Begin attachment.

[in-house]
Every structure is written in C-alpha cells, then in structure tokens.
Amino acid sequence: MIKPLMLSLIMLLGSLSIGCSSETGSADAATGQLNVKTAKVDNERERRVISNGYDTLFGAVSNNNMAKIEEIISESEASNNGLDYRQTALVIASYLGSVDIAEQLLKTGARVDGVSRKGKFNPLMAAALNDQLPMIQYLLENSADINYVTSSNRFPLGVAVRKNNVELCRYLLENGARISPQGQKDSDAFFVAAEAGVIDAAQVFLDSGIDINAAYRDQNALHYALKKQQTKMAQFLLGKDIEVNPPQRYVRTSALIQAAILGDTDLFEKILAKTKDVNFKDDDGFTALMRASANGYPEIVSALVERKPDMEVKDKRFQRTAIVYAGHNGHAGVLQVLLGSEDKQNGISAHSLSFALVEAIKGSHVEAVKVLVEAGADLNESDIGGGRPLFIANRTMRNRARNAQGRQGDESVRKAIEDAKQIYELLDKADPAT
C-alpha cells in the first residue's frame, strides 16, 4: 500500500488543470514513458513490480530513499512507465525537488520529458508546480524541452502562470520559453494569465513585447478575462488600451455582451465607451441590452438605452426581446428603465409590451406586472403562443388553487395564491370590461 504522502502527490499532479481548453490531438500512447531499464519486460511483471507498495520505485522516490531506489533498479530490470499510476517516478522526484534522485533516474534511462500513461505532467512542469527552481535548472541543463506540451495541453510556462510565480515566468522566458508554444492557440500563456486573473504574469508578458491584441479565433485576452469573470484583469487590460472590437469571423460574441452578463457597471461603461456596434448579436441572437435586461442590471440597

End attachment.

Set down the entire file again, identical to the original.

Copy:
[in-house]
Every structure is written in C-alpha cells, then in structure tokens.
Amino acid sequence: MIKPLMLSLIMLLGSLSIGCSSETGSADAATGQLNVKTAKVDNERERRVISNGYDTLFGAVSNNNMAKIEEIISESEASNNGLDYRQTALVIASYLGSVDIAEQLLKTGARVDGVSRKGKFNPLMAAALNDQLPMIQYLLENSADINYVTSSNRFPLGVAVRKNNVELCRYLLENGARISPQGQKDSDAFFVAAEAGVIDAAQVFLDSGIDINAAYRDQNALHYALKKQQTKMAQFLLGKDIEVNPPQRYVRTSALIQAAILGDTDLFEKILAKTKDVNFKDDDGFTALMRASANGYPEIVSALVERKPDMEVKDKRFQRTAIVYAGHNGHAGVLQVLLGSEDKQNGISAHSLSFALVEAIKGSHVEAVKVLVEAGADLNESDIGGGRPLFIANRTMRNRARNAQGRQGDESVRKAIEDAKQIYELLDKADPAT
C-alpha cells in the first residue's frame, strides 16, 4: 500500500488543470514513458513490480530513499512507465525537488520529458508546480524541452502562470520559453494569465513585447478575462488600451455582451465607451441590452438605452426581446428603465409590451406586472403562443388553487395564491370590461 504522502502527490499532479481548453490531438500512447531499464519486460511483471507498495520505485522516490531506489533498479530490470499510476517516478522526484534522485533516474534511462500513461505532467512542469527552481535548472541543463506540451495541453510556462510565480515566468522566458508554444492557440500563456486573473504574469508578458491584441479565433485576452469573470484583469487590460472590437469571423460574441452578463457597471461603461456596434448579436441572437435586461442590471440597